By that measure, gasoline sold in California gets a carbon intensity score of 95.86. The most common form of American
ethanol, made from corn in the Midwest, rates worse - scoring 99.40. Some California ethanol, in contrast, scores as low as
Brazilian ethanol, made from sugarcane and shipped to California, scores 73.40. Compressed natural gas scores 67.70.
The standard does not require a quick shift to lower-carbon fuels. In 2013, for example, refiners must lower the carbon
intensity of their products by 1 percent, increasing to 1.5 percent in 2014 and 2.5 percent in 2015.
Critics concede that the state's fuel producers can meet the standard for now. It's 2015 that they worry about. At that point,
they say, refineries will have a hard time finding enough low-scoring biofuels to blend into their gasoline and diesel. Standard
corn ethanol from the Midwest won't do. And Brazilian exports of sugarcane ethanol may not be sufficient.
Lagging on technology
The real problem, they say, is that state officials counted on next generation biofuels, particularly cellulosic ethanol, to be
more abundant by now. But such fuels have yet to be made en masse, and their ability to turn a profit remains in question.
"The technology, while it's out of the lab, is not commercially scalable yet," Sturtz said. "And if you're not building the plant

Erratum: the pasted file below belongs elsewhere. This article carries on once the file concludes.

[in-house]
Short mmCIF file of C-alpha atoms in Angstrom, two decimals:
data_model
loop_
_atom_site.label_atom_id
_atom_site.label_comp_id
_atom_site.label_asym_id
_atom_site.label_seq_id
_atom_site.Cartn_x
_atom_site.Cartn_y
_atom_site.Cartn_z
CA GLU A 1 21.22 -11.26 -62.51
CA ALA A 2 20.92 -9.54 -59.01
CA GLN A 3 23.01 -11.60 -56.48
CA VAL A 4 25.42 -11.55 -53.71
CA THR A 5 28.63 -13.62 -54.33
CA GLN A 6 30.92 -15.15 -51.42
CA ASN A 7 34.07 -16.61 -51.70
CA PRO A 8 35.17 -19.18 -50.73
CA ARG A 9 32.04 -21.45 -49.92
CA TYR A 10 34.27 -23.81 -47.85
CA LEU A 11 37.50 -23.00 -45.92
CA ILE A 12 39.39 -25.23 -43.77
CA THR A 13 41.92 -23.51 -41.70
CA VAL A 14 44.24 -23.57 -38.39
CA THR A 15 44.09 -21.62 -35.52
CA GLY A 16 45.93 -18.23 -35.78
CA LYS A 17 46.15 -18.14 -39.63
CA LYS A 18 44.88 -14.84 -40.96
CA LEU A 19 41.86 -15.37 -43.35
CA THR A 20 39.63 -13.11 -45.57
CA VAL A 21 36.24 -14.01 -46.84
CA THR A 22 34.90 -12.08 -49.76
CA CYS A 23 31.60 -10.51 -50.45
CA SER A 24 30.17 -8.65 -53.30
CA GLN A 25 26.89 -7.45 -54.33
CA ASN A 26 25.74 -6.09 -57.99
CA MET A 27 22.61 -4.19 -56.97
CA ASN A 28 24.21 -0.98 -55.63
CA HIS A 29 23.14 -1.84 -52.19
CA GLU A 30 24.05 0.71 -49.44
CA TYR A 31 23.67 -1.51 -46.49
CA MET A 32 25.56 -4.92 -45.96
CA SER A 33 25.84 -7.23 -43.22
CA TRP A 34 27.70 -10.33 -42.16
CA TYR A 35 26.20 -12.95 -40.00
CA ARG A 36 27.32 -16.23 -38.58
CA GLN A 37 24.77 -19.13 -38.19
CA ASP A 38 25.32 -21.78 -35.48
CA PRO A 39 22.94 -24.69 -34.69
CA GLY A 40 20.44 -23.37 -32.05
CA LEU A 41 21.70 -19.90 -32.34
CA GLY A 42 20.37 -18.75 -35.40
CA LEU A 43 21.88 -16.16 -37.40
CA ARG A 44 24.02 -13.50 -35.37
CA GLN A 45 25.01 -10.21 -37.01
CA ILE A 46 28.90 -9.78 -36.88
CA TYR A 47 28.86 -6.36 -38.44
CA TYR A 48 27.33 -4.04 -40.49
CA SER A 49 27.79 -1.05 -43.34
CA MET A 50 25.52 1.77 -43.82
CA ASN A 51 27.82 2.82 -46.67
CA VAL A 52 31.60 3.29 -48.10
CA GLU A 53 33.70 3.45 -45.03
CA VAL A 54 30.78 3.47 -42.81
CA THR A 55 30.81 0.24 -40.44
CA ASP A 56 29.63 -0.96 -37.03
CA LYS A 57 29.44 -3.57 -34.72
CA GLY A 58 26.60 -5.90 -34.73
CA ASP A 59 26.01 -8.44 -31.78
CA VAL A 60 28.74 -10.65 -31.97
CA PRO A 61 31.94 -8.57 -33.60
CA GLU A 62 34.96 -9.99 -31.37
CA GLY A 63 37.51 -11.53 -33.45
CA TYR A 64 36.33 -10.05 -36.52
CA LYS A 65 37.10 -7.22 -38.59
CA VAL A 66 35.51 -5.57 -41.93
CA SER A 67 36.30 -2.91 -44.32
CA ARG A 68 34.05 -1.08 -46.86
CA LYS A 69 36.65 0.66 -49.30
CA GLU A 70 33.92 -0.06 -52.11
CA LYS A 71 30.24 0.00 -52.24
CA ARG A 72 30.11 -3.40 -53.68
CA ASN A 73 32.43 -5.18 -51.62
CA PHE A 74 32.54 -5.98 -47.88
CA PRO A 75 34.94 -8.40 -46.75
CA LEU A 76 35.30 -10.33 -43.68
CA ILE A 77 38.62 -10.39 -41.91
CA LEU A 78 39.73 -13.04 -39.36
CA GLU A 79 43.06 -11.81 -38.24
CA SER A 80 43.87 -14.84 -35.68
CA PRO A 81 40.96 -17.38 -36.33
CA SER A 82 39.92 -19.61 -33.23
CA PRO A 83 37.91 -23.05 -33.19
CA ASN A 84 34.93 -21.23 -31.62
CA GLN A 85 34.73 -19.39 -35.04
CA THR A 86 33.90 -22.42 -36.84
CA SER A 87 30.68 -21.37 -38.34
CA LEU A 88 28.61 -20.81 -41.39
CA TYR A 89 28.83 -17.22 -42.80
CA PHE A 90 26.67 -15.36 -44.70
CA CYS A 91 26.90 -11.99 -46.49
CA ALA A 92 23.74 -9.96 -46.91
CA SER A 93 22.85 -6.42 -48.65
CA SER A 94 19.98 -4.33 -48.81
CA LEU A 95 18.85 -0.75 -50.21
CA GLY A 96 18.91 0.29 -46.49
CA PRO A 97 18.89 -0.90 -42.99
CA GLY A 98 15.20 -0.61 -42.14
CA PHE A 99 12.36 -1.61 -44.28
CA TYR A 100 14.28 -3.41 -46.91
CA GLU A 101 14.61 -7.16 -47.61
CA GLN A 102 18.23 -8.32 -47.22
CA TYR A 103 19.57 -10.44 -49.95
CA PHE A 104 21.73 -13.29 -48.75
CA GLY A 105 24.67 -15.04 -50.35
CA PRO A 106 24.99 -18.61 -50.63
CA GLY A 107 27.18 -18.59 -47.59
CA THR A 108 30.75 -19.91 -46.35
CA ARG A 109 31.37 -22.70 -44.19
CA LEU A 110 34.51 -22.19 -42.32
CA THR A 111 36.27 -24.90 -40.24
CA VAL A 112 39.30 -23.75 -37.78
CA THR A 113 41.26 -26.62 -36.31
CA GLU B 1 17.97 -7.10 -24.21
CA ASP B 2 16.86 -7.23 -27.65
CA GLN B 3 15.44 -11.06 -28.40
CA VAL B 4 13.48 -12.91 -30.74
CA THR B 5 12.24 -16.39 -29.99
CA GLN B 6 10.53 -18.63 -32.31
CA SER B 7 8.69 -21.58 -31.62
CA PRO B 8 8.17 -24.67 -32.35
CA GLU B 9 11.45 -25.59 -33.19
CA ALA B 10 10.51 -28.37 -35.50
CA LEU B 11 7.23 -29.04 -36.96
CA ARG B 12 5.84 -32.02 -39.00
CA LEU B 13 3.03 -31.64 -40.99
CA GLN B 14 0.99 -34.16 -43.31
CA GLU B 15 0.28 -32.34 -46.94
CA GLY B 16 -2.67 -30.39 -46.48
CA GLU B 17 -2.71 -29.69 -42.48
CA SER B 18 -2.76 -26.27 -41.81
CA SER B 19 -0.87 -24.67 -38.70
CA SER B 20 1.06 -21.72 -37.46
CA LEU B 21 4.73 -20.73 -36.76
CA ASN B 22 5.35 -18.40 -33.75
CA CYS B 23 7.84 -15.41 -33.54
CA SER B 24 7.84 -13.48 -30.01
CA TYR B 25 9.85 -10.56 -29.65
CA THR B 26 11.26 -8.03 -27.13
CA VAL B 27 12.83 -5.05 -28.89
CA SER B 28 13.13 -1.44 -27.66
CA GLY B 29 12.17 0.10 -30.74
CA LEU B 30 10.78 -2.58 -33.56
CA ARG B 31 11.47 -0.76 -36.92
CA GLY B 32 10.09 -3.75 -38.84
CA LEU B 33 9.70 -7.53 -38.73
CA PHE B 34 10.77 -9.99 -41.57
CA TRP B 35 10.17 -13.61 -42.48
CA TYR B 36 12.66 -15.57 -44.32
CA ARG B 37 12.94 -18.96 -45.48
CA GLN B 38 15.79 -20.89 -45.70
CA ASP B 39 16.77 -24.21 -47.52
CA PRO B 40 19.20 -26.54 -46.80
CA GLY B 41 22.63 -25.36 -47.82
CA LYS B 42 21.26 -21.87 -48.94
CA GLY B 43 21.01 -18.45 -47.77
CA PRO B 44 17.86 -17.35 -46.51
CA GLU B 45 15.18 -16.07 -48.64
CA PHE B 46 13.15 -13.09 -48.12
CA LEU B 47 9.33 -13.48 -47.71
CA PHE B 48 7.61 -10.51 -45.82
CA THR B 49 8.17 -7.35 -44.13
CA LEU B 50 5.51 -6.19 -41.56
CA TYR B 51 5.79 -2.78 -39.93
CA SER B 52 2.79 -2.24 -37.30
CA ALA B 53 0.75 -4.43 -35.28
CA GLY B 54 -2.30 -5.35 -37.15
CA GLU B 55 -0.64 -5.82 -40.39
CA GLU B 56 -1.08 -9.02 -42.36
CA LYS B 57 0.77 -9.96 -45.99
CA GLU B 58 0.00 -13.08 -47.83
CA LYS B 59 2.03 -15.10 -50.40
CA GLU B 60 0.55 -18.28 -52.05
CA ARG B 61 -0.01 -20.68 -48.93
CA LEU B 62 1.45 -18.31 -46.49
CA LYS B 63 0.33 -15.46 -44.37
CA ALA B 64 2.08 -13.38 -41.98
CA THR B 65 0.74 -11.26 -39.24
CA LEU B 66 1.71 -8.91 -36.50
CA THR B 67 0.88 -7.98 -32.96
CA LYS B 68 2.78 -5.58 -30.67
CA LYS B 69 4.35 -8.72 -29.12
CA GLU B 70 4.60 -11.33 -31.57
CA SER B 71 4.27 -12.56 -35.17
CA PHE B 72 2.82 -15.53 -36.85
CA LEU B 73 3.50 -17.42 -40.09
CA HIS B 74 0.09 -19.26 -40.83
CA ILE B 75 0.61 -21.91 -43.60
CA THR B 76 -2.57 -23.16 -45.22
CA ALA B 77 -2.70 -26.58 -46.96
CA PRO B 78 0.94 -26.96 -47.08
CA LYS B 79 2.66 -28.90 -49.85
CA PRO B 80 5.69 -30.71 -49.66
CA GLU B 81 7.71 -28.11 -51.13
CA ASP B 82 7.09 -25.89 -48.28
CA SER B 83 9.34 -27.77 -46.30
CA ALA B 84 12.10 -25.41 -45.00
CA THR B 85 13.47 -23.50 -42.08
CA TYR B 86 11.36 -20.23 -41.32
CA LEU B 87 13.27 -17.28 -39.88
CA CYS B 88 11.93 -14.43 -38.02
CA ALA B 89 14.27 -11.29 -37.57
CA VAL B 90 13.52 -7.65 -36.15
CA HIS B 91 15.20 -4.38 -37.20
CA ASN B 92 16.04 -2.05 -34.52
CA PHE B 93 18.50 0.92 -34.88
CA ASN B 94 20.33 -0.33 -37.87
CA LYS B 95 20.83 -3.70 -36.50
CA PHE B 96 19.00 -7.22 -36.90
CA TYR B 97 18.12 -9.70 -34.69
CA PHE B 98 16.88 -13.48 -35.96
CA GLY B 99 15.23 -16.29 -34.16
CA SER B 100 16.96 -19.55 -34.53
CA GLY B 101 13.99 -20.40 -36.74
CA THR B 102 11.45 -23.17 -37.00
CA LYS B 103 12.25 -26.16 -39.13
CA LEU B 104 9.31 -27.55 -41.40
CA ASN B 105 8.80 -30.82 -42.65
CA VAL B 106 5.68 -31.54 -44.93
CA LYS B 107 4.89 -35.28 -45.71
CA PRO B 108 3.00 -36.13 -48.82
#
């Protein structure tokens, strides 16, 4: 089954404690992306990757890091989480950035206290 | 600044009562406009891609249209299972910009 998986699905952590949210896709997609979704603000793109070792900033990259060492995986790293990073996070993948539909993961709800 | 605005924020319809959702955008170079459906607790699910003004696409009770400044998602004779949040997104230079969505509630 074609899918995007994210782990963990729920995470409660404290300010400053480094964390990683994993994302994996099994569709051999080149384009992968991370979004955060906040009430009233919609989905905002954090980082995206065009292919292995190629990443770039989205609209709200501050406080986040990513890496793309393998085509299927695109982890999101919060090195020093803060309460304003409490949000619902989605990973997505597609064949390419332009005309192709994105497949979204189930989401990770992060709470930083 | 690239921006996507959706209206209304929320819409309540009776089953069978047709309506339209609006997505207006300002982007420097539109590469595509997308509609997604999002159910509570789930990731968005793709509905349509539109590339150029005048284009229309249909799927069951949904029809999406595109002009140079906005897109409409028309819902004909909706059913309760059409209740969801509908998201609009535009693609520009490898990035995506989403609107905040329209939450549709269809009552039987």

now, it's not going to be available in the time frame we need it."
If advanced biofuel supplies can't meet demand, gasoline prices will rise. The problem will only get worse if other states adopt
"It's the consensus of the (fuel) industry that this is going to be a train wreck," said Jay McKeeman, vice president of
government relations at the California Independent Oil Marketers Association.
State officials say that biofuels exist in commercial quantities, and not just in Brazil. Contrary to the judge's ruling last year,
Midwestern ethanol made by new, energy efficient plants can meet the state's standard, said Dave Clegern, spokesman for the
Air Resources Board.
"We already have ethanols that can comply," he said. He noted that the standard was specifically written to give fuel suppliers
leeway in how they meet the requirements, not mandating the use of any specific biofuel.
"We're just telling them to make it cleaner," Clegern said. "We're not telling them how to do it."
Most academic studies of the standard have predicted that gasoline and diesel costs will rise as a result of the new
requirements, although they differ by how much. And most of the studies have been commissioned by parties skeptical of the
standard, such as the Western States Petroleum Association.
One such study, released earlier this year, estimated that the low carbon fuel standard could add $1.06 to the price of a gallon
of gas. In contrast, the Air Resources Board's own study found that prices could rise by as much as 9 cents per gallon or fall as
much as 13 cents per gallon by 2020.
David R. Baker is a San Francisco Chronicle staff writer. E-mail: firstname.lastname@example.org